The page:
Leaves from 120 canopy trees and 60 understory tree saplings growing in primary and secondary forests near Manaus, Brazil, were collected for determination of standing levels of herbivory (percent leaf area lost). Overall, levels of herbivory on leaves of central Amazonian trees were low. About one quarter of the leaves examined (n = 855) had no damage at all. In most other Neotropical sites studied the mean percentage of herbivory was found to vary between 5.7 and 13.1%, whereas in Manaus it was only 3.1%. The data presented here support the contention that levels of herbivore damage are positively related to soil fertility. No significant difference was found in herbivory levels between canopy trees and understory saplings. Also, there was no difference in damage between leaves from pioneer and late successional trees. Field assays of preference, however, revealed that leaves from pioneer trees are more palatable to leaf-cutting ants (Atta laevigata). This effect was dependent upon leaf age, being observed in mature leaves, but not in young leaves. The greater rate of leaf production in secondary forests may be a factor accounting for the greater abundance of leaf-cutting ants in secondary compared to primary forests.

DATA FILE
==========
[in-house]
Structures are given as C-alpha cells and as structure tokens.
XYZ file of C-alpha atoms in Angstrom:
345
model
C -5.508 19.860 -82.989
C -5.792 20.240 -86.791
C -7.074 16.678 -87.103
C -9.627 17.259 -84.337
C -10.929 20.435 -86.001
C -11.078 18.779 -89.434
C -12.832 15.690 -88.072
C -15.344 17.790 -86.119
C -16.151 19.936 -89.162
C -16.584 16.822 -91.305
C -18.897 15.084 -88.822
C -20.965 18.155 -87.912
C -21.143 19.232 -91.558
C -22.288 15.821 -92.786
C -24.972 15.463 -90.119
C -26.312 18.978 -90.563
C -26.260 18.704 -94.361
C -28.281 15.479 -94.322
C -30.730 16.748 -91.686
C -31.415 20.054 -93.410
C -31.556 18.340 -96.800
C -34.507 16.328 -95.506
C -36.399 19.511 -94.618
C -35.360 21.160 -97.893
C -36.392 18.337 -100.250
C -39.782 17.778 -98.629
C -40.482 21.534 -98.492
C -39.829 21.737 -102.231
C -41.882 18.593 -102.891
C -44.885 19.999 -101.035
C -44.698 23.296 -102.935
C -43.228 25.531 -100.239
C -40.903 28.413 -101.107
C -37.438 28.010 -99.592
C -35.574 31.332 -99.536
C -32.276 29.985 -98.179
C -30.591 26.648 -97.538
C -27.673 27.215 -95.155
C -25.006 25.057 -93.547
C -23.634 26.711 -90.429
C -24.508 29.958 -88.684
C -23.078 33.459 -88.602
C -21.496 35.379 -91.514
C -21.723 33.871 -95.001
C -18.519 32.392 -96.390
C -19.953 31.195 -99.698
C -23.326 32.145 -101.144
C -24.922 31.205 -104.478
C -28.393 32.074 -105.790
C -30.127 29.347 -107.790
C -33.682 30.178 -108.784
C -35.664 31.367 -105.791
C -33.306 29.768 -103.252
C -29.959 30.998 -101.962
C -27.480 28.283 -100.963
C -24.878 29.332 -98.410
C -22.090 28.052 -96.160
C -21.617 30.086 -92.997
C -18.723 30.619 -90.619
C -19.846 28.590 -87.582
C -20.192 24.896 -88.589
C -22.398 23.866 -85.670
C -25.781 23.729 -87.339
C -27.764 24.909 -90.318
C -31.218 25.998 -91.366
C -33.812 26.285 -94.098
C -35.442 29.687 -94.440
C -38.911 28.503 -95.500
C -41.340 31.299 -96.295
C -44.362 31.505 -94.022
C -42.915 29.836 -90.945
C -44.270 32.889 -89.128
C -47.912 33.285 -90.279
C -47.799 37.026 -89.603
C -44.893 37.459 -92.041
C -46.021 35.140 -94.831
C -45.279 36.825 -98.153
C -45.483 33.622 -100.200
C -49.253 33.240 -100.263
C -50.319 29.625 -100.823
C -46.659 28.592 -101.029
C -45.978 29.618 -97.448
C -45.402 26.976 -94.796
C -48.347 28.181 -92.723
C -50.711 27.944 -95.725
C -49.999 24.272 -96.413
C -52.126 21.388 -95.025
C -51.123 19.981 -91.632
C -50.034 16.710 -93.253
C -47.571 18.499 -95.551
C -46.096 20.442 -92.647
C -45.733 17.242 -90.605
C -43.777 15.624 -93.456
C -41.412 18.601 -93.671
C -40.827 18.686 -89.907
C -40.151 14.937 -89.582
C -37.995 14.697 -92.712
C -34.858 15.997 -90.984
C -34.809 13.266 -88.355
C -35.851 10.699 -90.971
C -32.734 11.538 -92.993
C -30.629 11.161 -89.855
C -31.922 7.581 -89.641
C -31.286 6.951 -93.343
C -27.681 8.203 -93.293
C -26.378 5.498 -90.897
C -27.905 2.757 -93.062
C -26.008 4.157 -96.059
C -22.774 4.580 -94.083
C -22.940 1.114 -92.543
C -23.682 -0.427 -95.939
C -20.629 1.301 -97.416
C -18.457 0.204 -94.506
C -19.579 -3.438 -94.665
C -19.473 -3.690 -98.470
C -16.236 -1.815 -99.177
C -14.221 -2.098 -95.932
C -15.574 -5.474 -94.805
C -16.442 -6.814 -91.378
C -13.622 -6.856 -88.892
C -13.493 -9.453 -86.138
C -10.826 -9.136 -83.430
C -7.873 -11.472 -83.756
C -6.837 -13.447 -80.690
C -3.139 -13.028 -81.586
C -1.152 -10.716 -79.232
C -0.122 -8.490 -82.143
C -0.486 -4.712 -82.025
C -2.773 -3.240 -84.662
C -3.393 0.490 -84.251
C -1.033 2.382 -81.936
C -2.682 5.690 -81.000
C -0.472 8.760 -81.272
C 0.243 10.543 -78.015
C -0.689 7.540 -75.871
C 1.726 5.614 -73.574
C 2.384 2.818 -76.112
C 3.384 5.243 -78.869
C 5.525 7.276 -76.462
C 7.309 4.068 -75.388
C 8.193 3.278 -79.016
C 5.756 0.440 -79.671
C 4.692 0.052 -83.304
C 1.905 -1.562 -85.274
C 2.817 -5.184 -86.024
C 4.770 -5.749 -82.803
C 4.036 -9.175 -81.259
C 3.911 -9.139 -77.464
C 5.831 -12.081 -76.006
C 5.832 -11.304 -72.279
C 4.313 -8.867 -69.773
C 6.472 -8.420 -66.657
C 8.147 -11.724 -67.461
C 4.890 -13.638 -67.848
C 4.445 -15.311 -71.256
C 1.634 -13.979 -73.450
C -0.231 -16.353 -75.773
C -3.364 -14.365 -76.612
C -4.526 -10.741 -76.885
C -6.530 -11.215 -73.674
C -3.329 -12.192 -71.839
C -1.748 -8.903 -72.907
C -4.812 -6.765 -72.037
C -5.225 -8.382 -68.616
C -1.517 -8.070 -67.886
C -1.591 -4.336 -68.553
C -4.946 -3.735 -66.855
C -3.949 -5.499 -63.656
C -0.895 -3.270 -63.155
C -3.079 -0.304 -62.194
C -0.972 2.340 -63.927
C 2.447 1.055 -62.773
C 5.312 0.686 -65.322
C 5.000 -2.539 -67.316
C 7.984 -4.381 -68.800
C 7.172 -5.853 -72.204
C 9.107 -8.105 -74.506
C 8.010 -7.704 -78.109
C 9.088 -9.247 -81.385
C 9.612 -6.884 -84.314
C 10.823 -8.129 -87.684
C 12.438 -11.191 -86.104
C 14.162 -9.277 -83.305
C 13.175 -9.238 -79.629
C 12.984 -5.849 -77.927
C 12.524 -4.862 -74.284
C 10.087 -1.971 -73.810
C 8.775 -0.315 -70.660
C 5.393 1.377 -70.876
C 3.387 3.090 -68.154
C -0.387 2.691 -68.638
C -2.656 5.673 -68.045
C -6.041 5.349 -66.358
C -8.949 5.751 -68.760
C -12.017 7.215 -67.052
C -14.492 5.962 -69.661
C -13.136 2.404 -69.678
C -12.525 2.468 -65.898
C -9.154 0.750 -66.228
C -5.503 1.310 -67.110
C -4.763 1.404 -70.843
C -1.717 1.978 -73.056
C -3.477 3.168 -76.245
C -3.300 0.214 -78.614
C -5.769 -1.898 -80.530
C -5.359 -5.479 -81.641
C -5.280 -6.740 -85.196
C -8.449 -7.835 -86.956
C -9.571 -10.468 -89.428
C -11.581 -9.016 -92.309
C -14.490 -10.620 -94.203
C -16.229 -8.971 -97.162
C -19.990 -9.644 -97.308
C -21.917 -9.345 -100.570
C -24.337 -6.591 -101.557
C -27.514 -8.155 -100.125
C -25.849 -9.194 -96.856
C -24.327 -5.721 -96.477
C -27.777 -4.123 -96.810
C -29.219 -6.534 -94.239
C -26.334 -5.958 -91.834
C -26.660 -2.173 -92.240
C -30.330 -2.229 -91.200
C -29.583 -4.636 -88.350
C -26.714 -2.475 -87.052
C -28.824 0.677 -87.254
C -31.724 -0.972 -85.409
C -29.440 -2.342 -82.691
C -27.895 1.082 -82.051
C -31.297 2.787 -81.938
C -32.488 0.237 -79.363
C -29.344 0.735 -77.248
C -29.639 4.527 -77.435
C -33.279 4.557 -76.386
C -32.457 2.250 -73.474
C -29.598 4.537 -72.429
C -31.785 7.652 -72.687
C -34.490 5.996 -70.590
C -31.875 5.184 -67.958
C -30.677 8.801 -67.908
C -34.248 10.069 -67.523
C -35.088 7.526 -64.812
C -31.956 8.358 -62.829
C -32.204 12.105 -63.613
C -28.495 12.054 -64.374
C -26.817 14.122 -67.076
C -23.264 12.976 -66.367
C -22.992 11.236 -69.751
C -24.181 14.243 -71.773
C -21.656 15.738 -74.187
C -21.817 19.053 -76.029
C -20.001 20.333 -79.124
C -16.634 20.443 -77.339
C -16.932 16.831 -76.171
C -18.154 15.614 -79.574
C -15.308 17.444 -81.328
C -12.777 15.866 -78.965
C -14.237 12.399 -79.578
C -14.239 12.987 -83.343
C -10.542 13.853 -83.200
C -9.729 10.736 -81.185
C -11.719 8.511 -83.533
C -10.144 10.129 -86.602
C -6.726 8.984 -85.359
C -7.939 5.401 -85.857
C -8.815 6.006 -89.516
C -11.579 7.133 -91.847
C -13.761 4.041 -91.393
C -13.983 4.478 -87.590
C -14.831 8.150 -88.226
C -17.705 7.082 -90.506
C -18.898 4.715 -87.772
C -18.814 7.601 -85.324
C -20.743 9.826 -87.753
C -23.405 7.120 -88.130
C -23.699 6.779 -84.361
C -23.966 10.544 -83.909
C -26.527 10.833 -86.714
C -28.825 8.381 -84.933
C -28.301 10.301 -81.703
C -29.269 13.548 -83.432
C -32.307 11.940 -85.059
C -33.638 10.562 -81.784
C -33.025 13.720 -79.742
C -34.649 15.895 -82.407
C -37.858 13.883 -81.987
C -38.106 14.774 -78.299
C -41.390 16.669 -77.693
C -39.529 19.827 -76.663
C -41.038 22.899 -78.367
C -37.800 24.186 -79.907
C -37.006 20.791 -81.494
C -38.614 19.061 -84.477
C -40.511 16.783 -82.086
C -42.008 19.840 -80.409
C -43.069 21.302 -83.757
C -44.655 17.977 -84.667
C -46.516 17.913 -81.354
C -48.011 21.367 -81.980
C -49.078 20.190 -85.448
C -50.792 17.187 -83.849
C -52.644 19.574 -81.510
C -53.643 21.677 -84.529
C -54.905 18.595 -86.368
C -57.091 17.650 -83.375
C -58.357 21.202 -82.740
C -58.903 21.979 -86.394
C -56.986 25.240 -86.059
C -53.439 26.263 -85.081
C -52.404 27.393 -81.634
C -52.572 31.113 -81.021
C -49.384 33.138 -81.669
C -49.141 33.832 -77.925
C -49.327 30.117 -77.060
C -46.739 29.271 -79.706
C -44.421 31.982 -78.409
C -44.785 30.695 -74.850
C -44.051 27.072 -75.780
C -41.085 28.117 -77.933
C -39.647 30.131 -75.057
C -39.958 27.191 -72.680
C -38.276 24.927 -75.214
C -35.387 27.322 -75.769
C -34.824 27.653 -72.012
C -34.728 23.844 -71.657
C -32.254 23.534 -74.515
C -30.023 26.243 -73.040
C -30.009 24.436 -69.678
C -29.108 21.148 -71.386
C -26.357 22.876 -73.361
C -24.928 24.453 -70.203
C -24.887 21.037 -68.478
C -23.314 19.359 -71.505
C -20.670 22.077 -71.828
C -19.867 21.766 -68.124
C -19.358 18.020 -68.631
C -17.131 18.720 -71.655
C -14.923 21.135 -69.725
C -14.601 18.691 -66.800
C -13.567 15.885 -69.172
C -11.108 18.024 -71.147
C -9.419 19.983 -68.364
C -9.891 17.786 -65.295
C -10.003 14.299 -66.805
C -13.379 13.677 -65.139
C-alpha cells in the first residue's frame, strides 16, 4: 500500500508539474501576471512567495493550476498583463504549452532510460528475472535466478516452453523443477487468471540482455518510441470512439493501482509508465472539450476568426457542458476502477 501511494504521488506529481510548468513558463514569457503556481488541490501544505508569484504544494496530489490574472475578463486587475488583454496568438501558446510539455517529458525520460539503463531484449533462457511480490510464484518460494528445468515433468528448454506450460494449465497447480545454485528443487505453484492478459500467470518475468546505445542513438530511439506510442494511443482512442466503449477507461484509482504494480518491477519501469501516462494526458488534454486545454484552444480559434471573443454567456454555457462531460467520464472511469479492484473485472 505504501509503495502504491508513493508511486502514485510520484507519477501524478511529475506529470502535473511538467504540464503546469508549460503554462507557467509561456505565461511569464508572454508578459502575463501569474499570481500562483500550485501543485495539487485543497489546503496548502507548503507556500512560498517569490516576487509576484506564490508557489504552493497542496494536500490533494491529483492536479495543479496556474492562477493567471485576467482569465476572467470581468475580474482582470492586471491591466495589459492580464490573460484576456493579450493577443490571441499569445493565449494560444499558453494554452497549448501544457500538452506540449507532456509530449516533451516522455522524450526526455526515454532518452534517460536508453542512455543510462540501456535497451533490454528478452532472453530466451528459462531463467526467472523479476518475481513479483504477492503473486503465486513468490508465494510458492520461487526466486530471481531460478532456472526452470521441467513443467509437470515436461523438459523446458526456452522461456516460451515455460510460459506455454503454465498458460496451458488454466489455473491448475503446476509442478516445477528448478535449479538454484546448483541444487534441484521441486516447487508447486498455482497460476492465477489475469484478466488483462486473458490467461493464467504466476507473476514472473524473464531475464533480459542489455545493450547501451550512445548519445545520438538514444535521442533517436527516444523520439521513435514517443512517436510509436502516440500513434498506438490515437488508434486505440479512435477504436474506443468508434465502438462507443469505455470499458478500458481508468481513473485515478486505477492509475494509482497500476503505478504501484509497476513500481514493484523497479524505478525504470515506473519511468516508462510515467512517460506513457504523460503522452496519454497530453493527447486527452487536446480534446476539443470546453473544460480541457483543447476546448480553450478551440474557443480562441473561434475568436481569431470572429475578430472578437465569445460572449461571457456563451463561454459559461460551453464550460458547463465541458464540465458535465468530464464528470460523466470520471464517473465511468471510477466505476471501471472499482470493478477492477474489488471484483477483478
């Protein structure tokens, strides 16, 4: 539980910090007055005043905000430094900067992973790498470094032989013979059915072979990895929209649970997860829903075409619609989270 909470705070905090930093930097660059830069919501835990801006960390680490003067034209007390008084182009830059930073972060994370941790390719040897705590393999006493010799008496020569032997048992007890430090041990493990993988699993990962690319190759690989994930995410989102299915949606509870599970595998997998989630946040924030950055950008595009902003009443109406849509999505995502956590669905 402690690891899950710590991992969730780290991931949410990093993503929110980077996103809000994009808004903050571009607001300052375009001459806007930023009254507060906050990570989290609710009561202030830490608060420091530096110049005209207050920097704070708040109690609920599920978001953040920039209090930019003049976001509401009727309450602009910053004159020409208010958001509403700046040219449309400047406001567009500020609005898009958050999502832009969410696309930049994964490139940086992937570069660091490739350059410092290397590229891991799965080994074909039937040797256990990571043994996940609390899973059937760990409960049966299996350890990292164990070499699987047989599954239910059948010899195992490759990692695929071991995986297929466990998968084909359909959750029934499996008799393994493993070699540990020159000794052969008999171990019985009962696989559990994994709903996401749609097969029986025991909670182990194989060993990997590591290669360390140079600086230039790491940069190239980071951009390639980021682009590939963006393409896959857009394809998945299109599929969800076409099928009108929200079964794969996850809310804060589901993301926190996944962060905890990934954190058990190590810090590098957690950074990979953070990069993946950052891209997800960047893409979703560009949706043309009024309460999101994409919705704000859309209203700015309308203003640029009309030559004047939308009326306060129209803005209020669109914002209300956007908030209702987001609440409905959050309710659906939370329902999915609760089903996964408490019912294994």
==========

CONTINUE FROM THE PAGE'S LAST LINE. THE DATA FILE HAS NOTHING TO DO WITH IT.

ants; Atta laevigata; herbivory; insect-plant interactions; Amazon forest